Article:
A couple of summers ago, I spent a week here, and was delighted by "the first Montpellier biennale of contemporary Chinese art," a sprawling thing that was set up all over town and had some astonishing pieces in it. I had been resigned to the fact that the city I was hoping to move to wouldn't be as interesting, art-wise, as the one I was leaving, even if by that time Berlin's more creative galleries had closed and the city's culture establishment was on the ropes and fading fast. I knew I was in a city where the only museum featured a definitive collection of a period of art that I hate, and figured that maybe I could re-fuel on occasional visits to Paris.
For some reason, I wasn't particularly surprised when the time for the next Chinese biennale came and went and nothing happened.
This, of course, doesn't keep me from stopping into free exhibits here. The Pavillion Populaire, just across the Esplanade Charles de Gaulle from the Fabre, has some interesting photo shows -- I saw one on Weegee there that was great (except for the silly captions) and another on panoramic photography which stretched the definition a bit but was otherwise fascinating.
And the other day I was wandering around the St. Anne district and saw that the church in the square, long deconsecrated and now a venue for art shows, was having another biennale, this one the Biennale of Young Creators in Europe and the Mediterranean. Well, actually, what they were showing were the local participants, out of a larger number who'll be showing in Skopje in September.
It's always good to tote a bit of skepticism into a show like this, as a way of protecting yourself from disappointment. With most of these artists in their 20s, you're going to find a lot of unfinished ideas, a lot of pretentious flailing, and, maybe, one or two who show promise. And so it is with this one.
The first piece you'll notice, I guarantee, is Reynald Garéaux' "Blackscape," which might have looked good on paper, but doesn't seem to be panning out. What you have is a large wooden box, its top painted white. Within the box is a speaker, from which, at regular intervals, a really low, loud, bass note issues. A bunch of black pigment has been laid on the box, and I guess the idea was that the sound waves would cause patterns in it. Two visits to the show, though, show that the only thing that's happened is that the pigment has spread out and, yesterday, some of it had spilled onto the floor. Another better-in-planning-than-execution piece stands near it, Cédric Jolivet's "General Space Mobility," a tower on which is mounted a few round mirrors. It's supposed to represent a cell-phone tower, only with mirrors, geddit, and it does seem to achieve a limited success with kids, who love to make faces while standing in front of it.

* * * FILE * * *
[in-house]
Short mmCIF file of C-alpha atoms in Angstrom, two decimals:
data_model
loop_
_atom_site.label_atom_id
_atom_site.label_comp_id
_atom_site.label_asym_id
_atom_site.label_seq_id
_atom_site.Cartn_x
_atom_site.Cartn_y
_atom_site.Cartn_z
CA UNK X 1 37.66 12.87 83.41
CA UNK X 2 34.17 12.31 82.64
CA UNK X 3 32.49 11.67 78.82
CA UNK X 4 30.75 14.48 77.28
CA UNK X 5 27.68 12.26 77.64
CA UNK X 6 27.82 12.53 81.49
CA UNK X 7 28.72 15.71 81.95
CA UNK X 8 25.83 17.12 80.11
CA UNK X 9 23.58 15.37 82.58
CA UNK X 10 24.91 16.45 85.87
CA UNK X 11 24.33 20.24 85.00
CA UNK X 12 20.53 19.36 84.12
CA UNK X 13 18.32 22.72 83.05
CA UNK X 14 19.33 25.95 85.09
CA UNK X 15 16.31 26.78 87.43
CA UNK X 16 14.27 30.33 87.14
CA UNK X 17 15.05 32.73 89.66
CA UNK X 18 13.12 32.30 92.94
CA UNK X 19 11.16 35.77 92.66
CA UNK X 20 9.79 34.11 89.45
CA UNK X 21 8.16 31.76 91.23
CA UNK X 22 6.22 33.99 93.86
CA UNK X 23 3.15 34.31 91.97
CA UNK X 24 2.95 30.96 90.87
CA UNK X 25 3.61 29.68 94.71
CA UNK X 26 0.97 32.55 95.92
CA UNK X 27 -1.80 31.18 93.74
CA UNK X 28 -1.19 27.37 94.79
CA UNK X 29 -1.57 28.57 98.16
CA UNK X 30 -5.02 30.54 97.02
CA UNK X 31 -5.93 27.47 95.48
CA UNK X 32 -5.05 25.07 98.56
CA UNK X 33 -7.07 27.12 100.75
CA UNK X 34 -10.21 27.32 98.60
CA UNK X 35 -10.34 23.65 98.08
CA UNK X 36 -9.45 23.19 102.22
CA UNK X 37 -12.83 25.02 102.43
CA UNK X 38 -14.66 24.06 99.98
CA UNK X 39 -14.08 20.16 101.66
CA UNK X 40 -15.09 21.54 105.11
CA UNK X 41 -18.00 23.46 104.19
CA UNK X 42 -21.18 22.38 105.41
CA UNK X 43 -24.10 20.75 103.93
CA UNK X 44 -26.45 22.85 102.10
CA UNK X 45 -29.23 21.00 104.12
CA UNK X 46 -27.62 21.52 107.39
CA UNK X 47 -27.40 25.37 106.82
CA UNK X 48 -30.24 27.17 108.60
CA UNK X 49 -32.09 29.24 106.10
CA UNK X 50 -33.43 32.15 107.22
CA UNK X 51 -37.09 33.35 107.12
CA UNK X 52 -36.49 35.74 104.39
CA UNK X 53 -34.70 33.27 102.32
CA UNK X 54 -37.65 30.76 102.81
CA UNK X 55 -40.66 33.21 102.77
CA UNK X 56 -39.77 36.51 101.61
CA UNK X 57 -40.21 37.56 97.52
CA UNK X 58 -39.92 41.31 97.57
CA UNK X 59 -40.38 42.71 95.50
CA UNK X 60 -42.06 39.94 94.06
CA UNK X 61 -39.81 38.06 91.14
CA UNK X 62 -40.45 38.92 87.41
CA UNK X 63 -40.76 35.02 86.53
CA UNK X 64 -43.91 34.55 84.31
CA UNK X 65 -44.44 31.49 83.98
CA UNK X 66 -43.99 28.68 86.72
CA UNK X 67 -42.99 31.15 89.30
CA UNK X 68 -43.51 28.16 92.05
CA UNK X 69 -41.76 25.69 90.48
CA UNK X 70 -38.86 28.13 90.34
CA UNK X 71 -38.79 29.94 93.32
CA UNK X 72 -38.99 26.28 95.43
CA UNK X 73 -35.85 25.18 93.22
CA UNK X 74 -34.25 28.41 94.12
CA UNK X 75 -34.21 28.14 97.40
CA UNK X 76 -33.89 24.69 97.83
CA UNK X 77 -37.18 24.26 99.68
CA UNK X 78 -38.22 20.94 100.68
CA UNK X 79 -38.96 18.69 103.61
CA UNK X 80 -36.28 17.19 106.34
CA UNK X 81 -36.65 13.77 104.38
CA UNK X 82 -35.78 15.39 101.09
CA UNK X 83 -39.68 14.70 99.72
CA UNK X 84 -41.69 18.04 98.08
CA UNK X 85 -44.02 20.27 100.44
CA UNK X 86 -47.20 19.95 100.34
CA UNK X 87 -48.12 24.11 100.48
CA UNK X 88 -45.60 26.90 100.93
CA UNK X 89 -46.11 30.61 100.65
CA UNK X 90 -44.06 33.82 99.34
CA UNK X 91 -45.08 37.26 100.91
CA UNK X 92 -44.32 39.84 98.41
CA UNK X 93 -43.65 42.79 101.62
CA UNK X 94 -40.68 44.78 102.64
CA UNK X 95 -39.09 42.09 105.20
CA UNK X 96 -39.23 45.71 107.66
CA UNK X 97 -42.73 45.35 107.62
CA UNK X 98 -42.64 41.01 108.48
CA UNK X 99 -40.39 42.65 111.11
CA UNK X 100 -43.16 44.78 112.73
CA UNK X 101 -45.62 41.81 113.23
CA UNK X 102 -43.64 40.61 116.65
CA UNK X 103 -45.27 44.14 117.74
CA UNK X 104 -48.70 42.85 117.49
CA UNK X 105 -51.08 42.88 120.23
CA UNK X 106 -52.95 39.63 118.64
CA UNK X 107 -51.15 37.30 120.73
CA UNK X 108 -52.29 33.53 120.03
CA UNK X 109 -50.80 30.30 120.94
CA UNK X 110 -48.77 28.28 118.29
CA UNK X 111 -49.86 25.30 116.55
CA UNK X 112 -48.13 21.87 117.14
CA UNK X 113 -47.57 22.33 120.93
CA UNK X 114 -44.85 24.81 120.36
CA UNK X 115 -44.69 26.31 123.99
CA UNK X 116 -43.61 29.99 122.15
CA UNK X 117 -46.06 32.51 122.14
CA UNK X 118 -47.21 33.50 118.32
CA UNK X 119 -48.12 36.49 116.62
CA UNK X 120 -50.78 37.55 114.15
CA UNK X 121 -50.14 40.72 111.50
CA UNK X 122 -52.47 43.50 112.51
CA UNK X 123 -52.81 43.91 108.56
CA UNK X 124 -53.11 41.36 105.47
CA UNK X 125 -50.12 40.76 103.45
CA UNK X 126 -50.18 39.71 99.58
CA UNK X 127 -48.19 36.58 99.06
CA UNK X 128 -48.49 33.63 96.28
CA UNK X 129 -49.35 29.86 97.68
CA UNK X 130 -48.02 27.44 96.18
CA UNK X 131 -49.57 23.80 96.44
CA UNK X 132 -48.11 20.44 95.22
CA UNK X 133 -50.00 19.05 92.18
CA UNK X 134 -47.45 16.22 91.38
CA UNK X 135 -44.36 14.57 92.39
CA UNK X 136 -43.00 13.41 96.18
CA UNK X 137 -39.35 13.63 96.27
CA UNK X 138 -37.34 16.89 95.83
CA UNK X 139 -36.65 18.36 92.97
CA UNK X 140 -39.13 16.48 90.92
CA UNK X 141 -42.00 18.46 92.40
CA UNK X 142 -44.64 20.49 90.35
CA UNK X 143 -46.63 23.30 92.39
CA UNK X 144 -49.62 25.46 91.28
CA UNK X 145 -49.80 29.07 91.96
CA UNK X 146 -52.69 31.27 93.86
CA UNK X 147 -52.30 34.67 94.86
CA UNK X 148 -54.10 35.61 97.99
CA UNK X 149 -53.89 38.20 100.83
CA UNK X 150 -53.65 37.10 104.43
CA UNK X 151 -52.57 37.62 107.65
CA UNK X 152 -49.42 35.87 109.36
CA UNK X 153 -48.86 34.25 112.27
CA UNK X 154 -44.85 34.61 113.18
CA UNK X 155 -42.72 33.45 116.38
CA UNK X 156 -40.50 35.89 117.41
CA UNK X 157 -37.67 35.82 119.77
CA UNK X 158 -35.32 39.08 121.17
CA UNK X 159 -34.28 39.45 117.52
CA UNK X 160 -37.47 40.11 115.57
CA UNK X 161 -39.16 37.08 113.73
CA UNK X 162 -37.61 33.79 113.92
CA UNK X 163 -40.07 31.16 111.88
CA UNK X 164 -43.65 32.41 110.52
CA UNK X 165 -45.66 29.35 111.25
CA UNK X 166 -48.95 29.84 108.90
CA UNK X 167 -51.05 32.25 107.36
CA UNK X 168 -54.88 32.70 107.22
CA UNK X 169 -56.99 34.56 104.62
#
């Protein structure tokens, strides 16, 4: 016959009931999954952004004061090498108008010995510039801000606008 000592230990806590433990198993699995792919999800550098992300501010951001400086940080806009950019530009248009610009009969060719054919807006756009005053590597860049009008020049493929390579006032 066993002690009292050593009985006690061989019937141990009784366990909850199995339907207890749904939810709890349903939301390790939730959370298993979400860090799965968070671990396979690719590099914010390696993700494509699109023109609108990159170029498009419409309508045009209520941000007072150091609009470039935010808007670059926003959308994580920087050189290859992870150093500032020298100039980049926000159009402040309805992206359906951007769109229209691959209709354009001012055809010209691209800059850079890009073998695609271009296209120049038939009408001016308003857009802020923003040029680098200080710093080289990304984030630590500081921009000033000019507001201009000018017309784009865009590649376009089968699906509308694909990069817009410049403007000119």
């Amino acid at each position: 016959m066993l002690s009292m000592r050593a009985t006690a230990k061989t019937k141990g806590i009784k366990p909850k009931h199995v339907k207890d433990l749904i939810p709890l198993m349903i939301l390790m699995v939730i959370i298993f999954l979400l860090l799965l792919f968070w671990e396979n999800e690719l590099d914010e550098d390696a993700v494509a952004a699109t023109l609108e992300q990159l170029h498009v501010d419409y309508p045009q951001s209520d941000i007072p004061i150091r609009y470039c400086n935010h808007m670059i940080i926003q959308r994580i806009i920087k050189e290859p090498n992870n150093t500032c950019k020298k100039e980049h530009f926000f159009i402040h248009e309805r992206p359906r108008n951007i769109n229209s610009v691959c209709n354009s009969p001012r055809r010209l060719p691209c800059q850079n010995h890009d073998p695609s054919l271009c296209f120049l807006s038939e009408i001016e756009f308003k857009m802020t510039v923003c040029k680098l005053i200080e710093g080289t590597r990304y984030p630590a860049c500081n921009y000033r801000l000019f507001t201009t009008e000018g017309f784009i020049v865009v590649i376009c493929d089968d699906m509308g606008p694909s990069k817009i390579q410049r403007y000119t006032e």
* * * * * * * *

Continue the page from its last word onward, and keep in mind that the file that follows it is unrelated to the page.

There are several pieces by artists who you realize are going to turn 50 teaching art in provincial universities, bitter that their genius as youngsters was never recognized, and a couple you want to come back to when they've figured stuff out. In the latter category are Alexandre Giroux, whose "X-Ville" photos of a fake town built for police training beg for a little more attitude or point of view or...well, something, and a group of several people who got together to create "Etc...," an outsized case shaped like a metronome which contains a metronome clicking away furiously, its signal picked up by a mike which feeds it to an electronic circuit which only allows some of the clicks to be broadcast to the outside world. This got my "so what else can you do" award.
And, inevitably, there's going to be the artist whose work just stands there with uncommon brililance. There's nothing that Aurore Valade is doing that hasn't been done before, nor are there questions in her work which haven't been asked before, but boy, does she do a good job. The spooky, dreamy feeling her cramped interiors give off is, you soon realize, due to intense manipulation of the images. These pieces take a long time, and no doubt many sittings, to create. The deeper you look into them, the more details you see, and, if you're lucky, the more you realize that the potential narratives they imply don't exist, but, rather, are red herrings, very clever red herrings. Which then makes you question the validity of the image, and on and on. Valade is the kind of artist who has seized on something which, if she doesn't get bogged down with academia or art-world politics too much, can fuel a lifelong career. I look forward to the one-woman retrospective in, oh, ten years.
Biennale des Jeunes créateurs, through May 31. Carrée Ste. Anne, open...well, in typical style it doesn't say on the website, but I'd guess Tues-Sat, 10am-6pm. Seems safe enough...
9 months ago